Retired National Rugby League veteran Jeremy Latimore has described some of the proposed changes to junior rugby league as "ludicrous".
The former St George Illawarra, Cronulla, Penrith, Parramatta and New Zealand Warriors journeyman believes abolishing competitive matches until under-13s will create more problems than it solves.
Latimore played his junior footy with the Port Macquarie Sharks before he progressed to play 182 first grade matches after making his top-grade debut in 2009.
"Life is hard and I've had that much stuff not go to plan, but [sport] builds resilience and if you're un-conditioning kids by giving out participation awards... that frustrates me," he said.
Latimore believes the changes will contribute to a group of kids who aren't resilient and who don't know how to lose.
"When little Johnny goes from his non-competitive sport to competitive, struggles through his teenage years and gets turned down at his first job interview... his parents have to pick up the pieces," he said.
"They'll tell him 'it's okay, you'll get the next job', but he doesn't know how to deal with it. I feel any competitive sport teaches you from a young age to work harder as an individual and as a team."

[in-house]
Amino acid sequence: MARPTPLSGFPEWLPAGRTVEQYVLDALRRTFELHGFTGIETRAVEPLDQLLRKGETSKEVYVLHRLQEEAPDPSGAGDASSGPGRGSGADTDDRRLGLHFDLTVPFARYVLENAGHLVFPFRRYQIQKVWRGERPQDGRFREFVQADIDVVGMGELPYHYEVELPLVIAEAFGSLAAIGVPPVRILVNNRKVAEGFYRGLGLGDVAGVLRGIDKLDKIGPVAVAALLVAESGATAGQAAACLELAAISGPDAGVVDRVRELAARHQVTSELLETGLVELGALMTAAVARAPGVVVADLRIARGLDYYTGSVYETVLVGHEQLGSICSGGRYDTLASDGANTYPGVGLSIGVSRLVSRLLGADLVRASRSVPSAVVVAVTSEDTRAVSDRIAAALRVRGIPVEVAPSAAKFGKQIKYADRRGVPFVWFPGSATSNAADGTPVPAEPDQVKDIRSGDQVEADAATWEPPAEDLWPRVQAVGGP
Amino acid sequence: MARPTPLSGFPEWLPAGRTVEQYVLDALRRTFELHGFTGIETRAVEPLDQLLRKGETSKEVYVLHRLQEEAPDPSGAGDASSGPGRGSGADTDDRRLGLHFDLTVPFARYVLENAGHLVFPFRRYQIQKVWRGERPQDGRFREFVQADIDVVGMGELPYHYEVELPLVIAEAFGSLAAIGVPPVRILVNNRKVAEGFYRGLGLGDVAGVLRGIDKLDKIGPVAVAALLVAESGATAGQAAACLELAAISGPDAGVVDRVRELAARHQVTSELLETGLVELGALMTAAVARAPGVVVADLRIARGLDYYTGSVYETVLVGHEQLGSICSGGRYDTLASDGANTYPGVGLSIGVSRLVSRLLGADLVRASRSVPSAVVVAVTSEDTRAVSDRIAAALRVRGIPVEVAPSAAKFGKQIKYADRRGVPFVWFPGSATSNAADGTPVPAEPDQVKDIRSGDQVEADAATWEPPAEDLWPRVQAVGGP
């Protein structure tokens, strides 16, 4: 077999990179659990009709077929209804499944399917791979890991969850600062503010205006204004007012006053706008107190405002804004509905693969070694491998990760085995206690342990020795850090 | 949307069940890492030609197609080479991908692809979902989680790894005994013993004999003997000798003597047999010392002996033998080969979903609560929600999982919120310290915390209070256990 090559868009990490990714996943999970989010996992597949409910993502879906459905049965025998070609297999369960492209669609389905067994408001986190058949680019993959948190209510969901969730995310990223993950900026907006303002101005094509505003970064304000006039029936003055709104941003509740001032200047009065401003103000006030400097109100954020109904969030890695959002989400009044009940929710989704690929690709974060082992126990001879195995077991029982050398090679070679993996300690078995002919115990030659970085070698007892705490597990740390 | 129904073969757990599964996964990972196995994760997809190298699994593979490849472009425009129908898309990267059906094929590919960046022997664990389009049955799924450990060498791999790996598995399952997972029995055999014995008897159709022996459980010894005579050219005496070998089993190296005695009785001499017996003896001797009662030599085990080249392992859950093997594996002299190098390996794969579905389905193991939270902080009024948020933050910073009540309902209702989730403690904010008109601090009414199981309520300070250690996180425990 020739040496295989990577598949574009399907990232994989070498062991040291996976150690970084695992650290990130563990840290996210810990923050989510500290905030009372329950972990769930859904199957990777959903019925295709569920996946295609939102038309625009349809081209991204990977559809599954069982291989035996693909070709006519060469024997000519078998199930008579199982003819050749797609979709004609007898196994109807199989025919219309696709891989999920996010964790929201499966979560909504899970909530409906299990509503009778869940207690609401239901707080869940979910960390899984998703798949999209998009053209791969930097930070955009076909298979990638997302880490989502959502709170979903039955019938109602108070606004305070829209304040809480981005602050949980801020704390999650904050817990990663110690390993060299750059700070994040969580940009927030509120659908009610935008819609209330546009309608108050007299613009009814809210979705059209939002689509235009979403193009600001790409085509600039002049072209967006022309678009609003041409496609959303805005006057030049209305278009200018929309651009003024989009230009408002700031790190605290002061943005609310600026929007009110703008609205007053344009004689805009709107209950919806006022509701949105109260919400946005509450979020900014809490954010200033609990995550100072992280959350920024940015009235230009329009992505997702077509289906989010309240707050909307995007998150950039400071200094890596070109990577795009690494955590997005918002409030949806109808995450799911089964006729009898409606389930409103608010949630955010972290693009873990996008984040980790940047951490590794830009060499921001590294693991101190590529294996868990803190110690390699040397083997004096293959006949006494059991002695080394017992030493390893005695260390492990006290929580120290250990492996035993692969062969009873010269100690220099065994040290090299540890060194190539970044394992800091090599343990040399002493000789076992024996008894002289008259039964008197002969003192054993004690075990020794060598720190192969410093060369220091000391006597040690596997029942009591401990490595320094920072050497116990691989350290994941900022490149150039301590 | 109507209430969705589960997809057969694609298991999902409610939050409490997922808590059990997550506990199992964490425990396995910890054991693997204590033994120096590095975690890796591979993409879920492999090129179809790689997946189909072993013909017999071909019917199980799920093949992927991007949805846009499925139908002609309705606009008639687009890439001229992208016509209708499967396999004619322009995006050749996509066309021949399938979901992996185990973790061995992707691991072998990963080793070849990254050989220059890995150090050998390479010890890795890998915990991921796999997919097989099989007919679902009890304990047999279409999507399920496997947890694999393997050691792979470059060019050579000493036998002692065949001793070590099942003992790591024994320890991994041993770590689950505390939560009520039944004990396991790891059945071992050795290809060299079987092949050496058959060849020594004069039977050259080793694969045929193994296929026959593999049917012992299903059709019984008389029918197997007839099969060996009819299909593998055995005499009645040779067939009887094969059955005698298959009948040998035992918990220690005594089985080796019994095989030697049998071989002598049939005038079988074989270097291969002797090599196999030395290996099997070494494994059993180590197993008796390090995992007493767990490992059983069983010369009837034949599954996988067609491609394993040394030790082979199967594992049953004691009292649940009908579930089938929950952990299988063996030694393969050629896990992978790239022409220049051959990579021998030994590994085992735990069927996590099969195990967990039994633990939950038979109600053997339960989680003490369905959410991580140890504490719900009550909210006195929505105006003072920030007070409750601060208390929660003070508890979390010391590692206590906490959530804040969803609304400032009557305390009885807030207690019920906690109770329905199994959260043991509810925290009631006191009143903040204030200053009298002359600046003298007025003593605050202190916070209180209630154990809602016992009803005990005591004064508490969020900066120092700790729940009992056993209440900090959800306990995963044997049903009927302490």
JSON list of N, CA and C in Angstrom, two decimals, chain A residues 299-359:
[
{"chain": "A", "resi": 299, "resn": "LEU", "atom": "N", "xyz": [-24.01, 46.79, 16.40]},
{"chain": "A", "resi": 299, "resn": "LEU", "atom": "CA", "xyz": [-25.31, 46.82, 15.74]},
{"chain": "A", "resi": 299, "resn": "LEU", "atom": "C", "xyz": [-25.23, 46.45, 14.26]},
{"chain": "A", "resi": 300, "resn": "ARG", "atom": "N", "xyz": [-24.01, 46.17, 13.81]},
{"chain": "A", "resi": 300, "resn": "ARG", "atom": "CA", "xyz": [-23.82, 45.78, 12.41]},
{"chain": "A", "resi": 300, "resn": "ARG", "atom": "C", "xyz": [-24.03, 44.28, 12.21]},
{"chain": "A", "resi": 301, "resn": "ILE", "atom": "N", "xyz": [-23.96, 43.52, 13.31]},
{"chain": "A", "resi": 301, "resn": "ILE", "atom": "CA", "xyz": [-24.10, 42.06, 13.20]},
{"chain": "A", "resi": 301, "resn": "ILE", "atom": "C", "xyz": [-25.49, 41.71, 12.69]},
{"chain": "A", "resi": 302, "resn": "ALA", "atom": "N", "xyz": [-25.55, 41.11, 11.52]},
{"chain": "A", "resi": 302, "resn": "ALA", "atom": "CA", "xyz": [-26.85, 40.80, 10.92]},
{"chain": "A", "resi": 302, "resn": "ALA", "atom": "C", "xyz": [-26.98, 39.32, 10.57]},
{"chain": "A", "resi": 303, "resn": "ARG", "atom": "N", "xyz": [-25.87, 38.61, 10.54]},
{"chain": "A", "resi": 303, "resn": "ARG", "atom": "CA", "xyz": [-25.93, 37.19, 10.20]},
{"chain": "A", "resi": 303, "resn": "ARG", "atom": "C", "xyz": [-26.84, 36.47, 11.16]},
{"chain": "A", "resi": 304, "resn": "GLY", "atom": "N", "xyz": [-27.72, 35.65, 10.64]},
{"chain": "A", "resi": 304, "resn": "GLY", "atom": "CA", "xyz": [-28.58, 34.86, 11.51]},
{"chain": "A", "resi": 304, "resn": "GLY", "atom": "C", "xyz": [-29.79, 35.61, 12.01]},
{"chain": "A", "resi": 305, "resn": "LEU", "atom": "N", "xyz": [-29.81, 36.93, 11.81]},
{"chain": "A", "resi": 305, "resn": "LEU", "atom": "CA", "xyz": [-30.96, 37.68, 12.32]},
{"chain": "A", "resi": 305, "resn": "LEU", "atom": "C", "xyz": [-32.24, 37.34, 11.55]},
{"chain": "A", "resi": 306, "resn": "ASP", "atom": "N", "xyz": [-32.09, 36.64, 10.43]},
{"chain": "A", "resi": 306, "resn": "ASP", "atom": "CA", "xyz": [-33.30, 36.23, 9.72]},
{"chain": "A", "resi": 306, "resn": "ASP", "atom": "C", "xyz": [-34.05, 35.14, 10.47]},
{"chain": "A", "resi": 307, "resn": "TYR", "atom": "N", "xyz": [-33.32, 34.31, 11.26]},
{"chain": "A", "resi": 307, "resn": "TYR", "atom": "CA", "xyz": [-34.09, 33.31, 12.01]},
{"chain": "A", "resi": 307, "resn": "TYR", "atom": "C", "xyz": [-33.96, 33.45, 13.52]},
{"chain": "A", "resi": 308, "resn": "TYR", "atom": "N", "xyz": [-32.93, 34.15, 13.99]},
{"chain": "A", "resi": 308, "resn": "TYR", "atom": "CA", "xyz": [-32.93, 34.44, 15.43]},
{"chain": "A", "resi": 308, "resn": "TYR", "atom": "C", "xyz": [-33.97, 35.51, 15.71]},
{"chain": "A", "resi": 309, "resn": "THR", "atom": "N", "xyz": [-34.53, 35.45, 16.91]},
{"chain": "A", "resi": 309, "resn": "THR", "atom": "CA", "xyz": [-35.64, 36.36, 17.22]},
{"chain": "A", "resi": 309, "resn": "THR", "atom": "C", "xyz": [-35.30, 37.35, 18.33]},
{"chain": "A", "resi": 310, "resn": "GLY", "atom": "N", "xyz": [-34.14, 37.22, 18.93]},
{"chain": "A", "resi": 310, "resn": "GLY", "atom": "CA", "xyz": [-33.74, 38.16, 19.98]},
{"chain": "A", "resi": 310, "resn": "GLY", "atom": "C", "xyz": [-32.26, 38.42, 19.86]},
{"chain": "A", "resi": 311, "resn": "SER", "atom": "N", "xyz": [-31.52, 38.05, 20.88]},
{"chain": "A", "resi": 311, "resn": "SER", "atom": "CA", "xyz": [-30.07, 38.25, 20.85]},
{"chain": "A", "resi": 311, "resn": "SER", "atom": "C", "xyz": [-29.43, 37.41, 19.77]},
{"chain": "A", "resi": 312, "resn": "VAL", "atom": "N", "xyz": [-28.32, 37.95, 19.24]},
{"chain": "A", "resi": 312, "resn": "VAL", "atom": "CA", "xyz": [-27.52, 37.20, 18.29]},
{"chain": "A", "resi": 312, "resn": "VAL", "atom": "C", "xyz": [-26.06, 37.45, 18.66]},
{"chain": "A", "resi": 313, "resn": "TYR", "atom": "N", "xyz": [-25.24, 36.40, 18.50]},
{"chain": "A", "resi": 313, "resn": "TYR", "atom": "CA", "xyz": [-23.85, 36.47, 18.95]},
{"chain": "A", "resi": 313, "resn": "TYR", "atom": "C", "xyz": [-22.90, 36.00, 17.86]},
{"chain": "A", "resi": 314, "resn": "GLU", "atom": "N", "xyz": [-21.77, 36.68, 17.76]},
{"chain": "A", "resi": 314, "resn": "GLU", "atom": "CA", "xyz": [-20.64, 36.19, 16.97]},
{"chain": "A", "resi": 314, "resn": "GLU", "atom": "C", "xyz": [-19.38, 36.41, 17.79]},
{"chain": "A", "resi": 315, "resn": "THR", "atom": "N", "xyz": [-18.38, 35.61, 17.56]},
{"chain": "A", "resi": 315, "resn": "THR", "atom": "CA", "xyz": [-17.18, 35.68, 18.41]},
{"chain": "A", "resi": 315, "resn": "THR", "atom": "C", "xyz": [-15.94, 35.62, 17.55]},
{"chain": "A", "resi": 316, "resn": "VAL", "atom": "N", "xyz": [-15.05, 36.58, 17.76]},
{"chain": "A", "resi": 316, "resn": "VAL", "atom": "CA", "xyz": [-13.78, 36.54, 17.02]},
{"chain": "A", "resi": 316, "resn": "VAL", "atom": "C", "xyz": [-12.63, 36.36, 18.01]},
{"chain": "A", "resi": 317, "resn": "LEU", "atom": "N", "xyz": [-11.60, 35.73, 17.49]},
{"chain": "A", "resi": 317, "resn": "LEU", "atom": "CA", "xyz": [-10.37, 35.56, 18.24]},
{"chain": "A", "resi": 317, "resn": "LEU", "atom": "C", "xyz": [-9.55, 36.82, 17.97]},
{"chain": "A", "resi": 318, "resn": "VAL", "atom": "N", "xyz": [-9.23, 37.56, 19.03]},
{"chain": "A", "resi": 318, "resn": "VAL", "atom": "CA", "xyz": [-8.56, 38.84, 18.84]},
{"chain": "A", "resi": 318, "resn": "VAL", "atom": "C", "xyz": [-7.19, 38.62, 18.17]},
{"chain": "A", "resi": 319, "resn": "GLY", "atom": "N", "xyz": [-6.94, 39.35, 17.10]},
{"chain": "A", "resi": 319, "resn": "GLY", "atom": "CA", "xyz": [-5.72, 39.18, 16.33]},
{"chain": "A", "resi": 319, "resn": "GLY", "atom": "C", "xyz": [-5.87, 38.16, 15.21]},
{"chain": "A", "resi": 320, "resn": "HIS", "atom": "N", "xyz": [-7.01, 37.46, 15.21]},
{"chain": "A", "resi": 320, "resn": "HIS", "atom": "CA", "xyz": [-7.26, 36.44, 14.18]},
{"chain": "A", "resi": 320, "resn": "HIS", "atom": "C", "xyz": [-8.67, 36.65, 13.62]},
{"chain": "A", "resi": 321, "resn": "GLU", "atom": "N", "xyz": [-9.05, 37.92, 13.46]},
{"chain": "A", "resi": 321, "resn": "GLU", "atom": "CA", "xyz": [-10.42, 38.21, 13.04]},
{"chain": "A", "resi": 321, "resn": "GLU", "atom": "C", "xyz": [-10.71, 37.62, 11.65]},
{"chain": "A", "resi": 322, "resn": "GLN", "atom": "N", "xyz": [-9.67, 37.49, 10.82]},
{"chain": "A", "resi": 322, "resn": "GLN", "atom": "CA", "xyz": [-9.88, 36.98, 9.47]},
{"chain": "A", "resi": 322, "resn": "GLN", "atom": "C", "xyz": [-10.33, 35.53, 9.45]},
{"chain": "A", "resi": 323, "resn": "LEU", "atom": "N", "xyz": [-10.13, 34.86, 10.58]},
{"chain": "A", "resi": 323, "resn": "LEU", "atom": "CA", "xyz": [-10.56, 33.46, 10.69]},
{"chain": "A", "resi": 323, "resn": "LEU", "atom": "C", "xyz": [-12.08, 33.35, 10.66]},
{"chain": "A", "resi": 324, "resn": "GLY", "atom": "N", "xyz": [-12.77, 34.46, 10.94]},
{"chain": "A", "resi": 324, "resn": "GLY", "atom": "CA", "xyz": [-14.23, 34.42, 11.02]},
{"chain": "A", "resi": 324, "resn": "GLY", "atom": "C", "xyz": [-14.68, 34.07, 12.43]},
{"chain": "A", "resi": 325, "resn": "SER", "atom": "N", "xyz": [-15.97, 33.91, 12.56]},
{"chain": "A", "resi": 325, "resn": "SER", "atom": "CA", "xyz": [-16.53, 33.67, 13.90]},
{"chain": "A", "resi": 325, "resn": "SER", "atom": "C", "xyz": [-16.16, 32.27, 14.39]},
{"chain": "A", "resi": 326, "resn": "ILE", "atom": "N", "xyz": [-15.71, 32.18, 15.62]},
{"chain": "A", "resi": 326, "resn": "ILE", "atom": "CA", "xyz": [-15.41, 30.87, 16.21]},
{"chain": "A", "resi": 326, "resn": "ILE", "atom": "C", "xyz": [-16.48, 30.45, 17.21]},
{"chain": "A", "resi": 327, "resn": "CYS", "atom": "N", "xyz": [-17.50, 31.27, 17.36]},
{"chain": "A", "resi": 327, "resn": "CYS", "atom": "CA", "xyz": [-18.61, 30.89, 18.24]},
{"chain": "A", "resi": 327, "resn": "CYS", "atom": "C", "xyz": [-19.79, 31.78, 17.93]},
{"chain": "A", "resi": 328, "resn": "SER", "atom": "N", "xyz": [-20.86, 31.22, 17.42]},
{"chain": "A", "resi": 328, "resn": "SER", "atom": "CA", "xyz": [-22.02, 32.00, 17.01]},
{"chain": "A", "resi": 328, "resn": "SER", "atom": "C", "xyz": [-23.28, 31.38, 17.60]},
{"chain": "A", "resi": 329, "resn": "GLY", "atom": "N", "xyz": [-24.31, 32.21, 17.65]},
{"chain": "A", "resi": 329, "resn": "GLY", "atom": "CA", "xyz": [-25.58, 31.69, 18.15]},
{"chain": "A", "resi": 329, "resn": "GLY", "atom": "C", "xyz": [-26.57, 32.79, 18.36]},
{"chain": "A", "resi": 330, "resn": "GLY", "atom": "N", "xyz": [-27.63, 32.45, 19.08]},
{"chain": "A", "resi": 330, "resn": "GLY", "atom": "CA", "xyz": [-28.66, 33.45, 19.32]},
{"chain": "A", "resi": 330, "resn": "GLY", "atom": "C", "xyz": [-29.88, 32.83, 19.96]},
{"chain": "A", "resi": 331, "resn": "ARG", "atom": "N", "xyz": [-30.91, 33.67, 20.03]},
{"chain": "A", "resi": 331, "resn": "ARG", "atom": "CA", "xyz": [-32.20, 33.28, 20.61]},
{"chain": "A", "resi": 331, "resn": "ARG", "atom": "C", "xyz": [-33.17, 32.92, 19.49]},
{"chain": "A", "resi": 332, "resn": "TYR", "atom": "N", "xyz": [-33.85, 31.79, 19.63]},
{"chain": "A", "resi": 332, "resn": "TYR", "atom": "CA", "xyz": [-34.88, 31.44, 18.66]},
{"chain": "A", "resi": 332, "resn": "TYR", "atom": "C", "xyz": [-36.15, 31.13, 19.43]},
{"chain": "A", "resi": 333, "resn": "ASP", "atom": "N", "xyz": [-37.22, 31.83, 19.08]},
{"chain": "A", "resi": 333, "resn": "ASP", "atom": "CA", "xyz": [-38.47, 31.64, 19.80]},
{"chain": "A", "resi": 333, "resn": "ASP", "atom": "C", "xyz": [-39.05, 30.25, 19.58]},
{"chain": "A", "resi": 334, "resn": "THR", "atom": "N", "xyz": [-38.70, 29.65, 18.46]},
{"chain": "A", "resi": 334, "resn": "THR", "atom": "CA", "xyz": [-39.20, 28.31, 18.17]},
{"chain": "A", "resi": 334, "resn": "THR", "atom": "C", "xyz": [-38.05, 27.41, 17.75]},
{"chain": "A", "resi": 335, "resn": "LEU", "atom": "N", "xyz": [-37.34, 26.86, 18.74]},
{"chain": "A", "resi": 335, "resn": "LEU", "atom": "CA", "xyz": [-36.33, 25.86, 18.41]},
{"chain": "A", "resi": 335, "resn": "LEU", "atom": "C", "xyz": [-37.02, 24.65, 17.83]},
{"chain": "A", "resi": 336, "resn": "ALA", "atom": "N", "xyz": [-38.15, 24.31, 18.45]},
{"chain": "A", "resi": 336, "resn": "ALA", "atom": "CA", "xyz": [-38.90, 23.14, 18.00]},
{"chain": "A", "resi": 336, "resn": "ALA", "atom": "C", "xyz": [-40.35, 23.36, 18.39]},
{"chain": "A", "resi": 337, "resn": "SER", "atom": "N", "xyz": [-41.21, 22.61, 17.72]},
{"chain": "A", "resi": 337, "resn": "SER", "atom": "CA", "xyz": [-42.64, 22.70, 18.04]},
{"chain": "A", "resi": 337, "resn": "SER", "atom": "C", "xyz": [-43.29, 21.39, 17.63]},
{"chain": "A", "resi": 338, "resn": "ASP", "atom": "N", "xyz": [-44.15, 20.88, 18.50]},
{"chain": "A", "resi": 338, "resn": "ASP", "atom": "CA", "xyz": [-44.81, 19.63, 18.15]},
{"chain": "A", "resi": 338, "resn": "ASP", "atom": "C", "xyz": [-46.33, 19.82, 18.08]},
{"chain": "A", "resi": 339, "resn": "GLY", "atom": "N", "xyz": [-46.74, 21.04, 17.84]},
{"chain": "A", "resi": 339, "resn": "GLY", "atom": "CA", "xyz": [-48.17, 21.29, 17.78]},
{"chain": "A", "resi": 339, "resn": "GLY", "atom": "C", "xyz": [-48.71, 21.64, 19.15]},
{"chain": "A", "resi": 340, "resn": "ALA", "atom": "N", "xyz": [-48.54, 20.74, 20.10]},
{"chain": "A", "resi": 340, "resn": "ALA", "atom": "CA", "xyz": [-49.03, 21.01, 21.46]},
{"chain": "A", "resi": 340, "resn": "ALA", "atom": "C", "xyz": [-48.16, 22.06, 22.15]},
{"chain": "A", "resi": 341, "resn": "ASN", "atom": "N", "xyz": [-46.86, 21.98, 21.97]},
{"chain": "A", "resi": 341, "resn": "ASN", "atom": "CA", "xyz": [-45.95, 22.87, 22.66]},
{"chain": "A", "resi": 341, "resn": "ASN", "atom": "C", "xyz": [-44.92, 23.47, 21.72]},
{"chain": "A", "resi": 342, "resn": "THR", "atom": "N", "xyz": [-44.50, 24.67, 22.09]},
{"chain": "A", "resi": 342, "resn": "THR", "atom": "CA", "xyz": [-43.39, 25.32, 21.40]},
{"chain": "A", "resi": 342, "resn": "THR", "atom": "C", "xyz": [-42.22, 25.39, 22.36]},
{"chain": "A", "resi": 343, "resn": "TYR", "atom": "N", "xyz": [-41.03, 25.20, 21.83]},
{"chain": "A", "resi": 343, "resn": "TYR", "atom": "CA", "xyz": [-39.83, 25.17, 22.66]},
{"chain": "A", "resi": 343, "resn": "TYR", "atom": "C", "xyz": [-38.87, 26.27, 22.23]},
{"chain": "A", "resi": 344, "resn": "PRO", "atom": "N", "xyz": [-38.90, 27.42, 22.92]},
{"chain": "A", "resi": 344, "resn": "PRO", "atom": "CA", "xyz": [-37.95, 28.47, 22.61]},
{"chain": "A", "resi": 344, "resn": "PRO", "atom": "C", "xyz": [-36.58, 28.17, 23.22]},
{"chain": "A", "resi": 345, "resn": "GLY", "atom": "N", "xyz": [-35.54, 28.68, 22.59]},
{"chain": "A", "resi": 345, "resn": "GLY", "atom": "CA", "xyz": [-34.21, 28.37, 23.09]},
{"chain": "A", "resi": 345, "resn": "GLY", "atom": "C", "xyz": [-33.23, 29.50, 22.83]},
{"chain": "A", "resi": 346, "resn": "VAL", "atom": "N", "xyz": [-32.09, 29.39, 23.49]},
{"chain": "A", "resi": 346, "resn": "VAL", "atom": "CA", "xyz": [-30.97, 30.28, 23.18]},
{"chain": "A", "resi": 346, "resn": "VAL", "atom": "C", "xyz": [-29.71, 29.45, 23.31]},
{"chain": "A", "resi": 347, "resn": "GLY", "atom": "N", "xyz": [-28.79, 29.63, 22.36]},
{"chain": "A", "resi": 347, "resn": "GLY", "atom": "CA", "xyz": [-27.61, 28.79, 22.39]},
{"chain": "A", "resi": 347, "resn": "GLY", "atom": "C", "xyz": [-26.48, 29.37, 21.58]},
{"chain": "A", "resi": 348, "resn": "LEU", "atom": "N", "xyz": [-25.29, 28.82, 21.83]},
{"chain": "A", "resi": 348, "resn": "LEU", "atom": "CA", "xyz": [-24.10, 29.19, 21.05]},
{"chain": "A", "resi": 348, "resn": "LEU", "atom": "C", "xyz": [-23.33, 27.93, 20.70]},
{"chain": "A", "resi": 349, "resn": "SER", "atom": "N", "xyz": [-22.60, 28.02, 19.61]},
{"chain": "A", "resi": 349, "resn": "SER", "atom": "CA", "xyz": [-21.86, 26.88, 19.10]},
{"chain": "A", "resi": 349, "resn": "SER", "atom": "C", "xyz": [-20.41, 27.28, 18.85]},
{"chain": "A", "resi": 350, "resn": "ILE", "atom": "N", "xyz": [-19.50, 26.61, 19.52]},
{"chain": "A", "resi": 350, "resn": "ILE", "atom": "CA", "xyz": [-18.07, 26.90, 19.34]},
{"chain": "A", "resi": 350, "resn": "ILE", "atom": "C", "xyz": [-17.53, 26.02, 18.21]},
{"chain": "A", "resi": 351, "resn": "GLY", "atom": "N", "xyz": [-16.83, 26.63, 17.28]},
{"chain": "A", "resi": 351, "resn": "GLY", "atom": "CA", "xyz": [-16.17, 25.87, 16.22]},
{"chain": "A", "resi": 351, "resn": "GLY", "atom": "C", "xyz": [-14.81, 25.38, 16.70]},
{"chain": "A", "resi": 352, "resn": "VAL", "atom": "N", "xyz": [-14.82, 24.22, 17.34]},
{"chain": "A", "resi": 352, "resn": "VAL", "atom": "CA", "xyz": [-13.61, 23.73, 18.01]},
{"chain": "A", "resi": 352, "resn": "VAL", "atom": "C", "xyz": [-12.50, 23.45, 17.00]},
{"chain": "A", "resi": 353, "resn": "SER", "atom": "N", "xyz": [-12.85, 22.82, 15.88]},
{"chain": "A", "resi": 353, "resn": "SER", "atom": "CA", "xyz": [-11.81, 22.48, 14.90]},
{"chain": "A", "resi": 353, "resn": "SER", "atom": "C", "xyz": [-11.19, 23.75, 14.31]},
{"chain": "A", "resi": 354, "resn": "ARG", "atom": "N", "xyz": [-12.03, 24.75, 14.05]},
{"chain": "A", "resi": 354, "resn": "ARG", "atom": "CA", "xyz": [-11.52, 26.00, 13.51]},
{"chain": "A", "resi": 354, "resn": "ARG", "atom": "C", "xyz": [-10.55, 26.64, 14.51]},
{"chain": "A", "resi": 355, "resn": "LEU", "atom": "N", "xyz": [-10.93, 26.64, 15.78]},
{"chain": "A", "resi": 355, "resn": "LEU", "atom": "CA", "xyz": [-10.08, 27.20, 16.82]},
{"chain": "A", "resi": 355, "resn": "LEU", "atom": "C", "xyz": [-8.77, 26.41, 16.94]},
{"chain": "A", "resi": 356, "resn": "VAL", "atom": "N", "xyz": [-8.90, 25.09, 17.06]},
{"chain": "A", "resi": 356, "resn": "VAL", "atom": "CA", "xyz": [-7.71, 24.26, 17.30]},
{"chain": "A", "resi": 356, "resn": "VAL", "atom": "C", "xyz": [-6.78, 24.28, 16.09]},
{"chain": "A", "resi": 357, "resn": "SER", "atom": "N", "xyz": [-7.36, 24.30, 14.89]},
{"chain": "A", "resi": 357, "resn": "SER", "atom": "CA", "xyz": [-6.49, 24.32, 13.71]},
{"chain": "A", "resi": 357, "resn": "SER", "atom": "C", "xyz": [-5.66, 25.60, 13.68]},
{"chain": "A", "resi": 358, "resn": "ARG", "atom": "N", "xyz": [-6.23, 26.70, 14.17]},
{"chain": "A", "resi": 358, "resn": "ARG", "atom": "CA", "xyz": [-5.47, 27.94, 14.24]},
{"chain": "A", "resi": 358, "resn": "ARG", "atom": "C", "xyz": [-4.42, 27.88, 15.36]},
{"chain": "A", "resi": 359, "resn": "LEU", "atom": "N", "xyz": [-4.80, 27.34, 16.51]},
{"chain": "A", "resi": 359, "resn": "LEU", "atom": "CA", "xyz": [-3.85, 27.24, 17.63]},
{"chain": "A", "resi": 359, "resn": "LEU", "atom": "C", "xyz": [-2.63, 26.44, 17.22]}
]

It came after the National Rugby League and New South Wales Rugby League signed off on the changes to junior footy in September.
Under the changes, competitive matches will be wiped out until under-13s while tackling will be banned until midway through under-7s.
Latimore, however, "didn't mind" pushing the age where tackling was permitted back from under-6s where it currently sits.
"I don't mind the tackling one at all because it really protects the younger kids and still allows the coaches to teach them how to tackle at training, but I'm 120 percent against the non-competitive stuff," he said.
"You can have kids who are four playing against kids that are six so I don't mind that (tackling change). If you can still teach the kids at training how to tackle... that's a key skill."
The changes will flow down into country rugby league which has left local coaches with plenty of questions and left Group 3 junior rugby league disappointed at the lack of consultation.
NSW is the final state to adopt the Rugby League Ready model, which was recommended in the player development framework drawn up by Ivan Cleary, Ben Ikin and others in consultation with the NRL.
The model was first introduced in south-east Queensland in 2019, with the region experiencing significant increases in numbers. It was then extended across all of Queensland.
Latimore is unsure whether the changes to competitive ages will extend over the border to Queensland.
"I bet they won't do it and they'll continue to dominate us in State of Origin," he said.
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